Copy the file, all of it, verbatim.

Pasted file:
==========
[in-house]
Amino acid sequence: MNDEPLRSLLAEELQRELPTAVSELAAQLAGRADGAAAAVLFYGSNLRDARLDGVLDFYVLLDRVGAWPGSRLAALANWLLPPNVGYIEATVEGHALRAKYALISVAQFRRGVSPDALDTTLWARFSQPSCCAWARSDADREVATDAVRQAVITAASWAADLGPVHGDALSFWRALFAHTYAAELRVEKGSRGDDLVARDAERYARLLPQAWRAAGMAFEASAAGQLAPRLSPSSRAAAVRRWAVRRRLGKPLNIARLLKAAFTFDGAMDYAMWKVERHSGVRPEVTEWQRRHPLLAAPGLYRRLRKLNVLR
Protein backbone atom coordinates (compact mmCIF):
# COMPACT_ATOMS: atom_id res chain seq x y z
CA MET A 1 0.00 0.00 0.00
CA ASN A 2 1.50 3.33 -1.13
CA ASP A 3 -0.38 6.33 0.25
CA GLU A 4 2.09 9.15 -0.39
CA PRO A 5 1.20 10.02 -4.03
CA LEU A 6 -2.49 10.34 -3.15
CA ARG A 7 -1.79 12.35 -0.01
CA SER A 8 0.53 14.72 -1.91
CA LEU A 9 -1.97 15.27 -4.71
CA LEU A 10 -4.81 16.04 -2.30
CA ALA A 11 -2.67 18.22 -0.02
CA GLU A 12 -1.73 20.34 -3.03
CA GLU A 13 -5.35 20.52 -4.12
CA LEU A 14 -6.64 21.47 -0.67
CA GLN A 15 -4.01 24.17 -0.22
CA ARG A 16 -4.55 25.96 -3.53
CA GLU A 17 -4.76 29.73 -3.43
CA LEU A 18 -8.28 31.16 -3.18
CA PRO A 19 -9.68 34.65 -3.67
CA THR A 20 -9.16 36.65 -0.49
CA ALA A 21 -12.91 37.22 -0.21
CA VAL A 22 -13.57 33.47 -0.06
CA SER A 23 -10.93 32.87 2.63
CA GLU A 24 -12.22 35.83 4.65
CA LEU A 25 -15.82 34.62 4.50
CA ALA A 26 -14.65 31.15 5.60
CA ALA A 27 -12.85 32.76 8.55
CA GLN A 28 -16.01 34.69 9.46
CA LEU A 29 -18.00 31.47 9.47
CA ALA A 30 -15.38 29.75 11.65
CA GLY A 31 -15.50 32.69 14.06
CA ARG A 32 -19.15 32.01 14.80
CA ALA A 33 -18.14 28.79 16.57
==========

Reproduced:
[in-house]
Amino acid sequence: MNDEPLRSLLAEELQRELPTAVSELAAQLAGRADGAAAAVLFYGSNLRDARLDGVLDFYVLLDRVGAWPGSRLAALANWLLPPNVGYIEATVEGHALRAKYALISVAQFRRGVSPDALDTTLWARFSQPSCCAWARSDADREVATDAVRQAVITAASWAADLGPVHGDALSFWRALFAHTYAAELRVEKGSRGDDLVARDAERYARLLPQAWRAAGMAFEASAAGQLAPRLSPSSRAAAVRRWAVRRRLGKPLNIARLLKAAFTFDGAMDYAMWKVERHSGVRPEVTEWQRRHPLLAAPGLYRRLRKLNVLR
Protein backbone atom coordinates (compact mmCIF):
# COMPACT_ATOMS: atom_id res chain seq x y z
CA MET A 1 0.00 0.00 0.00
CA ASN A 2 1.50 3.33 -1.13
CA ASP A 3 -0.38 6.33 0.25
CA GLU A 4 2.09 9.15 -0.39
CA PRO A 5 1.20 10.02 -4.03
CA LEU A 6 -2.49 10.34 -3.15
CA ARG A 7 -1.79 12.35 -0.01
CA SER A 8 0.53 14.72 -1.91
CA LEU A 9 -1.97 15.27 -4.71
CA LEU A 10 -4.81 16.04 -2.30
CA ALA A 11 -2.67 18.22 -0.02
CA GLU A 12 -1.73 20.34 -3.03
CA GLU A 13 -5.35 20.52 -4.12
CA LEU A 14 -6.64 21.47 -0.67
CA GLN A 15 -4.01 24.17 -0.22
CA ARG A 16 -4.55 25.96 -3.53
CA GLU A 17 -4.76 29.73 -3.43
CA LEU A 18 -8.28 31.16 -3.18
CA PRO A 19 -9.68 34.65 -3.67
CA THR A 20 -9.16 36.65 -0.49
CA ALA A 21 -12.91 37.22 -0.21
CA VAL A 22 -13.57 33.47 -0.06
CA SER A 23 -10.93 32.87 2.63
CA GLU A 24 -12.22 35.83 4.65
CA LEU A 25 -15.82 34.62 4.50
CA ALA A 26 -14.65 31.15 5.60
CA ALA A 27 -12.85 32.76 8.55
CA GLN A 28 -16.01 34.69 9.46
CA LEU A 29 -18.00 31.47 9.47
CA ALA A 30 -15.38 29.75 11.65
CA GLY A 31 -15.50 32.69 14.06
CA ARG A 32 -19.15 32.01 14.80
CA ALA A 33 -18.14 28.79 16.57